• Fysics_TeacherFysics_Teacher Posts: 3,218
    ydoethur said:

    ydoethur said:

    Speaking of MPs from other parties, can anyone remember if Jeremy Thorpe lost the whip while on trial for attempted murder? I was at primary school at the time and not following things that closely.

    He'd lost his seat before the trial started.
    Checking Wiki he was standing as a Liberal and I assume he had been charged by then as the trial was later that month.
    There was a move to get Mrs T to stand in his place....... compare Mrs Elphicke last December....... but it came to nothing.
    I am amazed that the North Devon Liberals wanted Mrs Thatcher as their candidate. Surely she was a tad right-wing for them?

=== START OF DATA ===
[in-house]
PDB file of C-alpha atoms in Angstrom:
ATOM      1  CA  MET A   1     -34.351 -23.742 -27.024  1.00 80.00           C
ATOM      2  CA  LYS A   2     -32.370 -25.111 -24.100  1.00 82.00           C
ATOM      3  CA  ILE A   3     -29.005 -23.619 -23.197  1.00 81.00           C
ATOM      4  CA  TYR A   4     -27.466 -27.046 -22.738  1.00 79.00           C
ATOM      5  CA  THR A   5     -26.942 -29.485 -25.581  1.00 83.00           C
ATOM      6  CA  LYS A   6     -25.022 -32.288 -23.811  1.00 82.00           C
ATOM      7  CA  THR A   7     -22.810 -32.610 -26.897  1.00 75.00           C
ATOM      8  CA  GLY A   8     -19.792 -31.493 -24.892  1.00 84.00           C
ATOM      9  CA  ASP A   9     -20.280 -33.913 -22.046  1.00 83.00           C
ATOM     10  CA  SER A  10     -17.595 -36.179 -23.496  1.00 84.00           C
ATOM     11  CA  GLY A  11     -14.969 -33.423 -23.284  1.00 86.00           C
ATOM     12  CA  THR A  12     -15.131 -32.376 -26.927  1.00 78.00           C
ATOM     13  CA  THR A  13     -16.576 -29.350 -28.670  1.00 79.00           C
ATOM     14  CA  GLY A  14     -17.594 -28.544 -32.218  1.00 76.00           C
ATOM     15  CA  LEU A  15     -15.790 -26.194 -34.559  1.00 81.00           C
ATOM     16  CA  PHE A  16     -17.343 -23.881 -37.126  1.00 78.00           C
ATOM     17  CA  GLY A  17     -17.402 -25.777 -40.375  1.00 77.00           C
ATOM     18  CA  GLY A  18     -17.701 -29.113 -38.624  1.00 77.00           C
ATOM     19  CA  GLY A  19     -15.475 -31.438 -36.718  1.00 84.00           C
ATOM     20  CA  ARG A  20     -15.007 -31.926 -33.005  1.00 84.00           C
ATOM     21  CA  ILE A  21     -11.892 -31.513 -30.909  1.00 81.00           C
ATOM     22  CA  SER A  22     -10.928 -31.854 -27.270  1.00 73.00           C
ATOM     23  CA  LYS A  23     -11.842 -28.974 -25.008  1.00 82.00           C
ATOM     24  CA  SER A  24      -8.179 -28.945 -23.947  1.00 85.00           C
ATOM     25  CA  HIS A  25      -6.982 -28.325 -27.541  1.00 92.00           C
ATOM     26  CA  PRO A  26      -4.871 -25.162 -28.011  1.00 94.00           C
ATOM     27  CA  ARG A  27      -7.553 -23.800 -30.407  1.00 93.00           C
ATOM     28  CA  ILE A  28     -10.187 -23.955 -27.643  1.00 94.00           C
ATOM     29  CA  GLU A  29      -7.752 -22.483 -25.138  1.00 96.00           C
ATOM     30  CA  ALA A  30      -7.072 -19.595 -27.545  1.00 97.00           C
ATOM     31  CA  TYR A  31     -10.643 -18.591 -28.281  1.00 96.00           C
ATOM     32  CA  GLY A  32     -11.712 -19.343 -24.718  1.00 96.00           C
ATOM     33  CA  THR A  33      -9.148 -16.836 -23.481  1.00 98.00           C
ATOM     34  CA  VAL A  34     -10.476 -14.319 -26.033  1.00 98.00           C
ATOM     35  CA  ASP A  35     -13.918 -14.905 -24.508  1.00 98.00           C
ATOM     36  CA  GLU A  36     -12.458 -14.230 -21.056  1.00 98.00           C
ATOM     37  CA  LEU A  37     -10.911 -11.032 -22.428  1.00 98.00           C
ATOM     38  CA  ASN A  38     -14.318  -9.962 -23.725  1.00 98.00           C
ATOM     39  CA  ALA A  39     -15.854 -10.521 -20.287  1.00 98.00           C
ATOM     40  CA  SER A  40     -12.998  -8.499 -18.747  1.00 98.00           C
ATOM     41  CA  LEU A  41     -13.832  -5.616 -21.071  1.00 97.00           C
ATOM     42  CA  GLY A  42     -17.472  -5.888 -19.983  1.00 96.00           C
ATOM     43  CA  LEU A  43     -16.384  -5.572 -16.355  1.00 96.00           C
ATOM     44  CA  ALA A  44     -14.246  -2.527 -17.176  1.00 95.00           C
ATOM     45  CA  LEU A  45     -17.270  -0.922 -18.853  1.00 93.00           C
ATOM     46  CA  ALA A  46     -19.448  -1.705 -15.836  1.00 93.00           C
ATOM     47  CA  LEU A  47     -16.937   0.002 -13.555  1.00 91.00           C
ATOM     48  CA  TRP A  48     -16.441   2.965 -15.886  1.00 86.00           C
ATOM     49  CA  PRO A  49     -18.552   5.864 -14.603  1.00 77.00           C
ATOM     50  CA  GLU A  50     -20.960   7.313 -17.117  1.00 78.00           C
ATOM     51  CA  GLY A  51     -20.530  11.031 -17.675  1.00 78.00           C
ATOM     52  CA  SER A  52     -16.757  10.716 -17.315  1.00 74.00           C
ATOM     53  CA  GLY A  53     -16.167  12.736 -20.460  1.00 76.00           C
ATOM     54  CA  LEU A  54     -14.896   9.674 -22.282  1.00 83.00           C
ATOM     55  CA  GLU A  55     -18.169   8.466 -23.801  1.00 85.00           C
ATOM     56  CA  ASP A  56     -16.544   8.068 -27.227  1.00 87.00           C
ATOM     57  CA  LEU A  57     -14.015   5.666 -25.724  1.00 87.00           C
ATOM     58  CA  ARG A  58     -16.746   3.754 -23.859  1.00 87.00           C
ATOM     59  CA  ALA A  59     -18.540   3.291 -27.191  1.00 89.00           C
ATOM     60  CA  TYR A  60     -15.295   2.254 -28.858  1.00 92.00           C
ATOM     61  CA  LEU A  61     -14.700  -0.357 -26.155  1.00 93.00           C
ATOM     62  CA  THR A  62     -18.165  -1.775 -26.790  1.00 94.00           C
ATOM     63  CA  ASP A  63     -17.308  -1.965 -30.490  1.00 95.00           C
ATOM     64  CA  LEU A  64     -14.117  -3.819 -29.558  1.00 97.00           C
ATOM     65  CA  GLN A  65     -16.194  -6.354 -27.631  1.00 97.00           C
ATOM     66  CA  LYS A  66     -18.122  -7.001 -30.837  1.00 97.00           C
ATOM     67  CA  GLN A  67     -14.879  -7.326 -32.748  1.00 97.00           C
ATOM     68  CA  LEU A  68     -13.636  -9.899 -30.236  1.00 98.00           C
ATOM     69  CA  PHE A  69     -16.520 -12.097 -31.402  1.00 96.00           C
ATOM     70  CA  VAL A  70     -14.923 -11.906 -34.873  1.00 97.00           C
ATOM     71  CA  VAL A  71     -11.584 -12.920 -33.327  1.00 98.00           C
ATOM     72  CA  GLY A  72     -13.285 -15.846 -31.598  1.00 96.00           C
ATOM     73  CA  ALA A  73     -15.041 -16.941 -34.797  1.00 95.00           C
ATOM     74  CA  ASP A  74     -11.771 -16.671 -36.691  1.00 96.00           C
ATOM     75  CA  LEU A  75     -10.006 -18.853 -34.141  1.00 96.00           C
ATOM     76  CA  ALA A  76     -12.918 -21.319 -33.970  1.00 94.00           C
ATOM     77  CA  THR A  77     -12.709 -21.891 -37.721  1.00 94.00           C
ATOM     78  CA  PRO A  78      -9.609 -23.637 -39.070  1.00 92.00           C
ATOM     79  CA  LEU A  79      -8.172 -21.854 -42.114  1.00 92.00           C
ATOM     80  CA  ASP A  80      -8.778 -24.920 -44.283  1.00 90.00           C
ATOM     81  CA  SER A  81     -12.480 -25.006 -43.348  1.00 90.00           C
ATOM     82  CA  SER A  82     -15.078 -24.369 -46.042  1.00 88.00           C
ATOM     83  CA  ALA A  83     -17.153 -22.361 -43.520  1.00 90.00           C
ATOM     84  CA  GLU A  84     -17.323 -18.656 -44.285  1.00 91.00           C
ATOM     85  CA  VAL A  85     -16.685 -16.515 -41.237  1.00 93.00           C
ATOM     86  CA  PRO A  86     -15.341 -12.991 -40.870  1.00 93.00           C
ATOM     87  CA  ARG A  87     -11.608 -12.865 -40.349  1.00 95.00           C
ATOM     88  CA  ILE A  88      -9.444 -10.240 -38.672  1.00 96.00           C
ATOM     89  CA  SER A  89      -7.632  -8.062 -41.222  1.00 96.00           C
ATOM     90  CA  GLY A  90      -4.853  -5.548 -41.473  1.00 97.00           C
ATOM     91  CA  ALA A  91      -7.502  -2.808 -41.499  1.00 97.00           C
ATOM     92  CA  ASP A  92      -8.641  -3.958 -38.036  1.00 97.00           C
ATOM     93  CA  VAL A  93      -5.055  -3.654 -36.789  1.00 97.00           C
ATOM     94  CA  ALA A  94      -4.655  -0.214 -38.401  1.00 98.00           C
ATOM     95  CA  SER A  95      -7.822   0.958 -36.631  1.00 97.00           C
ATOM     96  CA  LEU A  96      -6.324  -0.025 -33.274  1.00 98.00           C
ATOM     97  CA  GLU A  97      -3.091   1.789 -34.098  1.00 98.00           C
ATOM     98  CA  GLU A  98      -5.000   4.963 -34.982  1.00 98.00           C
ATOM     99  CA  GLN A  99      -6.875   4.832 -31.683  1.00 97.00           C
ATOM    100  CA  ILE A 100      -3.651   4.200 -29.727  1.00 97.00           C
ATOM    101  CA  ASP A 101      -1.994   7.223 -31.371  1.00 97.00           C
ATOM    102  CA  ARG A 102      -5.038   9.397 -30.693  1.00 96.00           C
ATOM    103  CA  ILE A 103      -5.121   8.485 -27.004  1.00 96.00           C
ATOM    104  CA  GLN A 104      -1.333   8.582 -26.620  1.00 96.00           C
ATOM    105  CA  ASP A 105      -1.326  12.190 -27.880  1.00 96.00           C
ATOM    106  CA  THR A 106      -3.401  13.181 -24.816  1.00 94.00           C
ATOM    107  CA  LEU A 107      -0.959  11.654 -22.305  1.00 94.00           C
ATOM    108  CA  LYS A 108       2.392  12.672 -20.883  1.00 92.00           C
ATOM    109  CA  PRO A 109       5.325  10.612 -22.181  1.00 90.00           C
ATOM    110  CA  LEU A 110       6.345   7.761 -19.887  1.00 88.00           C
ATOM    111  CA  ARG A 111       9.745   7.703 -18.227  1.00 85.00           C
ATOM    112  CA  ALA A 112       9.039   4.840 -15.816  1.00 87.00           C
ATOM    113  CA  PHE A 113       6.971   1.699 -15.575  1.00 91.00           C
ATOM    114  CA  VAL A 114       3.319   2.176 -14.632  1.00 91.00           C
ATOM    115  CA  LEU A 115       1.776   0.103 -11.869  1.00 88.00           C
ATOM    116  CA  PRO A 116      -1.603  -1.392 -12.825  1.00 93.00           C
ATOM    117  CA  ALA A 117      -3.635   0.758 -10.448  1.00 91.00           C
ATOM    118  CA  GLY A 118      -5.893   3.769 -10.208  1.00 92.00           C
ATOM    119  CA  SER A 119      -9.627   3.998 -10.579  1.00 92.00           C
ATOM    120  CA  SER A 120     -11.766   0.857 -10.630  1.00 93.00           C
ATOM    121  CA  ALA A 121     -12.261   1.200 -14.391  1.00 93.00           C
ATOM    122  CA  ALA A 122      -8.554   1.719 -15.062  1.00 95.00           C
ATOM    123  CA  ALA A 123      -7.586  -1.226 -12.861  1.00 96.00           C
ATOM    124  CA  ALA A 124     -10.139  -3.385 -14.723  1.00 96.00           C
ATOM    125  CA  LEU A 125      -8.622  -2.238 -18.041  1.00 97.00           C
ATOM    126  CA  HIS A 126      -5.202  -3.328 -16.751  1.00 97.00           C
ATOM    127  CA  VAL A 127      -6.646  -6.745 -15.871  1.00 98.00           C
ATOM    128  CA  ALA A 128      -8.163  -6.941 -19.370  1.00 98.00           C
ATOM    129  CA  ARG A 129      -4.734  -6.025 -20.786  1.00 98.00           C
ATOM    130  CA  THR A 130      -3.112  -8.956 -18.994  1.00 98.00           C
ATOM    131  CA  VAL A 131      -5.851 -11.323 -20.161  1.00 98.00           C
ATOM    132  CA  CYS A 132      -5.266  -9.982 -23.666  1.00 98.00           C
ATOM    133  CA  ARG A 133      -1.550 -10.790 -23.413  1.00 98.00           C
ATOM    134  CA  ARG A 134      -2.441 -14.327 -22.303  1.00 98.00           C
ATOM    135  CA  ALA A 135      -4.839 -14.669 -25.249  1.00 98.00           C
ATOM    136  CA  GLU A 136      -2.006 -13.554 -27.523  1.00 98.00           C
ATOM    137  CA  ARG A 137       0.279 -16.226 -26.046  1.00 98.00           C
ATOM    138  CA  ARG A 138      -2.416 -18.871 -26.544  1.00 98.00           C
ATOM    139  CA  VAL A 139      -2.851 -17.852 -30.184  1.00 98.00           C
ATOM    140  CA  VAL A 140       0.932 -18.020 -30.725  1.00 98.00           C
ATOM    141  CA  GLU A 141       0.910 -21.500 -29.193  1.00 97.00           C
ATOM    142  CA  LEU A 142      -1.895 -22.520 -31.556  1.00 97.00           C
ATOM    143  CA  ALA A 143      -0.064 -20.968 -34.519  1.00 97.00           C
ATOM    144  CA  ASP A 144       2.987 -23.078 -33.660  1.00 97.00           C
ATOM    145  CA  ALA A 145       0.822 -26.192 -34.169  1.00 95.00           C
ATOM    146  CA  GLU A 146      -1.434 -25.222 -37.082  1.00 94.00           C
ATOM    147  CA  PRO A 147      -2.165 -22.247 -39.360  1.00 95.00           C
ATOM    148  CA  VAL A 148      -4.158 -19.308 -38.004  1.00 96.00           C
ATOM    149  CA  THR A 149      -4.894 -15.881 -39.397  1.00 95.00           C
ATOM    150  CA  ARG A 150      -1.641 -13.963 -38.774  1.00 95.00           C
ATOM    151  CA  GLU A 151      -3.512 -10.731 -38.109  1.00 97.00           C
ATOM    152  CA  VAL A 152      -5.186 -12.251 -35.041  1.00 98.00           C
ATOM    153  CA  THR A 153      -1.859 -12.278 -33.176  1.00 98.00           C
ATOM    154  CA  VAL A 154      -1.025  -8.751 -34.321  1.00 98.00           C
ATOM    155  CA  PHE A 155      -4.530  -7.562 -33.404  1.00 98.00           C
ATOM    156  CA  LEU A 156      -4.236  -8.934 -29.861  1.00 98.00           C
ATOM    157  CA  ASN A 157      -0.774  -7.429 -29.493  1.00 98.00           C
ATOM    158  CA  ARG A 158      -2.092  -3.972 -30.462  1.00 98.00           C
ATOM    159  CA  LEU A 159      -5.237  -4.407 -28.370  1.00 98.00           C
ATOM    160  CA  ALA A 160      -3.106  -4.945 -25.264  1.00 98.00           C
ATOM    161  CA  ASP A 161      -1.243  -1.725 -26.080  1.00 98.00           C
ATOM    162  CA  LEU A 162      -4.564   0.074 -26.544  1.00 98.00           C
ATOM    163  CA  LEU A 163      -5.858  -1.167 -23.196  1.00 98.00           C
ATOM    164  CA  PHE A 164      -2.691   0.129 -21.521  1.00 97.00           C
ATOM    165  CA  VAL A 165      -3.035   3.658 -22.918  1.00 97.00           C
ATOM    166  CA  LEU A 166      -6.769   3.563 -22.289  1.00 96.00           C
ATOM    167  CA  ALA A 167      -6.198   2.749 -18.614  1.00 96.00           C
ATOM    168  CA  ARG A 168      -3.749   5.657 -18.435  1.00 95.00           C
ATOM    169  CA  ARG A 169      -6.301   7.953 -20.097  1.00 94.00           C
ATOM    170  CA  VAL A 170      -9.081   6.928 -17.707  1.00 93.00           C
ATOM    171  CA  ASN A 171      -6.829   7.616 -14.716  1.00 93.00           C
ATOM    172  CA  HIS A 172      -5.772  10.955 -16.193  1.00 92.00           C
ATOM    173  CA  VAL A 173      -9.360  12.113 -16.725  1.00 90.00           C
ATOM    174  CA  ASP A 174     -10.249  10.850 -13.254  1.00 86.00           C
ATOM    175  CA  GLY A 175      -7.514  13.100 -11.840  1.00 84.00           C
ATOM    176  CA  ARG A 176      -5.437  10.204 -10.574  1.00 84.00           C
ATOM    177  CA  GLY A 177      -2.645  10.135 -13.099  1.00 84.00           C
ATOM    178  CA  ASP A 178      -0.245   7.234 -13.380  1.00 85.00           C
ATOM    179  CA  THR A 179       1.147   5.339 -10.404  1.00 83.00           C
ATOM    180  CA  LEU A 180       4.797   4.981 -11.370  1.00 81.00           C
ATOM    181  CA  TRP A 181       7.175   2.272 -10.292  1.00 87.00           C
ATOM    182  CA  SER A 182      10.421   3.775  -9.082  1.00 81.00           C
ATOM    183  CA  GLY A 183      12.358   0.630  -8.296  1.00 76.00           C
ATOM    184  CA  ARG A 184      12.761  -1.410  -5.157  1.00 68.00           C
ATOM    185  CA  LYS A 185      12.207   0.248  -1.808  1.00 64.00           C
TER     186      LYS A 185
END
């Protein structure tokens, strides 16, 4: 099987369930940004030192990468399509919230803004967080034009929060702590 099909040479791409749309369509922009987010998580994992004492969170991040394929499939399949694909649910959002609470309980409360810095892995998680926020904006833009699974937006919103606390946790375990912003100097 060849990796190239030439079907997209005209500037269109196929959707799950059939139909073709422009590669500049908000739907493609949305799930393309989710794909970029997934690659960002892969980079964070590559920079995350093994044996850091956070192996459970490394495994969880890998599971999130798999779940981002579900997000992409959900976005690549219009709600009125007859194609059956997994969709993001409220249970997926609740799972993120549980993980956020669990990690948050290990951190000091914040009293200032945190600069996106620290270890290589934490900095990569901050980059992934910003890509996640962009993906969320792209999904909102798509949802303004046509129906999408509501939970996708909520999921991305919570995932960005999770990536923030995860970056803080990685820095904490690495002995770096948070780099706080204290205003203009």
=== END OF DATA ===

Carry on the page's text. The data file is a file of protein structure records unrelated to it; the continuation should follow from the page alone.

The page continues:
Have you been to North Devon? Some of the locals think that fire is a dangerous innovation.
    Auberon Waugh stood for the Dog Lover's [sic] Party and garnered 79 votes. It's possible the grammatical solecism is down to Wiki rather than Bron, who was well-versed in such matters.
    Was it not the party of the Dog Lover then? Or are you implying there was more than one?
    *Raises eyebrows*

    I know Thorpe was accused of sodomy, but it seems to be over-egging the pudding a bit to suggest that he was opposed by a candidate who practised bestiality.
    Better that than lots of them as the original criticism of the grammar would suggest.
  • Fysics_TeacherFysics_Teacher Posts: 3,218


    rkrkrk said:

    Nice article from David Spiegelhalter: https://www.theguardian.com/commentisfree/2020/aug/02/uk-covid-19-excess-deaths